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INVENTORY MANAGEMENT

UNIT - 3

Syllabus
1. Inventory Management: Definition of

Inventory, Purposes of Inventory, Inventory


Costs
2. Independent versus Dependent Demand
3. Inventory Systems, ABC, EOQ, FSN, VED
and VMI
Text : Chapter 12

What is inventory?
1. The amount of material, a company has in

stock at a specific time is known as inventory.


2. In terms of money inventory can be defined
as the total capital investment over all the
materials stocked in the company at any
specific time.
3. Inventory is an idle resource, which has some
economic value.

What all constitutes inventory?


1. Raw material inventory
2. In process inventory

3. Finished goods inventory


4. Spare parts inventory

5. Office stationary
6. Maintenance material.

Independent vs. Dependent Demand


1. Independent Demand
Finished goods, spare parts for repair and

maintenance
Continuous Demand
Uncertainty of Demand
2. Dependent Demand
Component parts of a product
Eg. Tyres for bicycle,

Demand is certain

Types of Inventory
1. Seasonal Inventory: Organizations carry inventory to

2.

3.
4.
5.

meet fluctuations in demend. Seasonality in demand is


absorbed using inventory
Decoupling Inventory: Complexity of production control
is reduced by splitting manufacturing into stages and
maintaining inventory between these stages
Cyclic Inventory: Periodic replenishment causes cyclic
inventory
Pipeline Inventory: Exists due to lead time for order
Safety Stock: Used to absorb fluctuations in demand due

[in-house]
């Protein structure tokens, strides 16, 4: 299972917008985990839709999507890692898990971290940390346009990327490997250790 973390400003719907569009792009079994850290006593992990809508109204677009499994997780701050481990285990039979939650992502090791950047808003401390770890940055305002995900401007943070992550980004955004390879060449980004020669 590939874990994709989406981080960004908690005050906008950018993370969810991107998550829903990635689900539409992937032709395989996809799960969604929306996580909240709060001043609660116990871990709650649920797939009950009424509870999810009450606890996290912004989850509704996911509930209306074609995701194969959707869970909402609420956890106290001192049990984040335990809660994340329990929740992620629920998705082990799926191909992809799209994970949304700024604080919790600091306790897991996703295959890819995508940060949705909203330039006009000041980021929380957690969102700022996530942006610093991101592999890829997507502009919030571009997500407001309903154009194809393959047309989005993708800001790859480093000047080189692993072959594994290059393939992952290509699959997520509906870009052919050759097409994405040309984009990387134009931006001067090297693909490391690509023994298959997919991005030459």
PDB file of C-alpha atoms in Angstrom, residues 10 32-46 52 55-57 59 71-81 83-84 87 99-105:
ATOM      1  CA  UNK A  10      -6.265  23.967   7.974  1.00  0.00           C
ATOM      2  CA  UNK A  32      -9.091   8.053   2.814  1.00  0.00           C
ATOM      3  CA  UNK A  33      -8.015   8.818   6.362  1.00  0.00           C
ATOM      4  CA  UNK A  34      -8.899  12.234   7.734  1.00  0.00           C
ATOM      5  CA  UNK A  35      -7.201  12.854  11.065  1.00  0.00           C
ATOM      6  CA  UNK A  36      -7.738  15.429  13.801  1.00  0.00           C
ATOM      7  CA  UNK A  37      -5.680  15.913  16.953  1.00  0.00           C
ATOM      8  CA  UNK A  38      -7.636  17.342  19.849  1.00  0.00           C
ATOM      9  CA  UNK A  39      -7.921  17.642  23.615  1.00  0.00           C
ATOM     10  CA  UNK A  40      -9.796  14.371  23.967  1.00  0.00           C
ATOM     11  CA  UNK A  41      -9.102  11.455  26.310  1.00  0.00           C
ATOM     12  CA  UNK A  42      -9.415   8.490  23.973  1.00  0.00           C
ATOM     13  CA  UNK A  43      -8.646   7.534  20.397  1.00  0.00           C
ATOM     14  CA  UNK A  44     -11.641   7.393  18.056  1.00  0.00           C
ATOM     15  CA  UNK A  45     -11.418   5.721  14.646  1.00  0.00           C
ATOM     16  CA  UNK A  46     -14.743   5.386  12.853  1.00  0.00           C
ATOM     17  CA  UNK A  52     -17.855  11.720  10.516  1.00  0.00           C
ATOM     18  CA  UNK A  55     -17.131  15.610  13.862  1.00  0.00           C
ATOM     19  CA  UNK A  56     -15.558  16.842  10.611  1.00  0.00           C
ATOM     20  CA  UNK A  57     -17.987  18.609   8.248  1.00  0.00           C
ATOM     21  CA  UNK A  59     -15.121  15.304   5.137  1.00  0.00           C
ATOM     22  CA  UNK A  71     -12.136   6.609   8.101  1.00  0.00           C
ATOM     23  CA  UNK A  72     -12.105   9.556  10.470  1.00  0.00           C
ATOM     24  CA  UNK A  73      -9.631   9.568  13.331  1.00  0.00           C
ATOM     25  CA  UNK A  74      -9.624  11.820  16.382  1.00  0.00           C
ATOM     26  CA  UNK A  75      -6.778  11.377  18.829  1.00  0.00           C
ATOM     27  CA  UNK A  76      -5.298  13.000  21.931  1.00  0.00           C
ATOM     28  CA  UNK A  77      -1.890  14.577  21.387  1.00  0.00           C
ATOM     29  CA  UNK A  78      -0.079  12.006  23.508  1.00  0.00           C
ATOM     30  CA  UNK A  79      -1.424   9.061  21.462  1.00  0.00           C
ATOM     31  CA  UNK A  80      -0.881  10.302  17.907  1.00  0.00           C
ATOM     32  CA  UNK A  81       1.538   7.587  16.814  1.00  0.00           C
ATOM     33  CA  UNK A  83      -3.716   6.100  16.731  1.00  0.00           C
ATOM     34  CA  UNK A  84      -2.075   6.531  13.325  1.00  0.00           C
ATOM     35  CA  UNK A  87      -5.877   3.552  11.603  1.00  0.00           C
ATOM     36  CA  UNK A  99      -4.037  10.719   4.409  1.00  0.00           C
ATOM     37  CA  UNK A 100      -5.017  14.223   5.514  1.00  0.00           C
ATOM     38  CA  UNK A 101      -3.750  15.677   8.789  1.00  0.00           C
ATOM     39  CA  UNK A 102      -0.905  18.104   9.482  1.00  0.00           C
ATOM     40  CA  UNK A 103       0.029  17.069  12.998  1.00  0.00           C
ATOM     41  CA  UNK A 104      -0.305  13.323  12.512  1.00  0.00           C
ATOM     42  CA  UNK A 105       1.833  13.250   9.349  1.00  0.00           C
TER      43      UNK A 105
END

to uncertainty

Decoupling Inventory
An illustration

Production System without any decoupling inventory

1
Stage 1

5
Stage 2

3
7

10

Stage 3

Decoupling Inventory

10

Cyclic, Pipeline and Safety Stocks


A graphical illustration

Quantity

Cyclic Stock

Pipeline inventory
L

Time

Safety stock

Average Cyclic Inventory

Q0 Q

2
2

1. Order Cycle. The period between two

Successive Orders.
2. Two Methods of Inventory Management:
Fixed Order Quantity System or EOQ Model
Periodic Review Model
3. Lead Time. Time between placing an order for

replacement of an item to actually receiving the

item into stock.

Some more Terms related to Inv. Mgt.


1.

Maximum Stock.
Indicates highest stock level

2.

Safety Stock/ Buffer Stock


Additional stock provided to allow for delays in delivery or

unexpected demand
3.

Reorder Level/ Reorder Point


Stock level at which new order is placed

4.

Reorder Quantity
Quantity of replacement order

5.

Economic Order Quantity (EOQ)

Example
1.

An aerated drinks manufacturing company requires 2000 Kg


of sugar a week for its plant. The plant buys sugar from the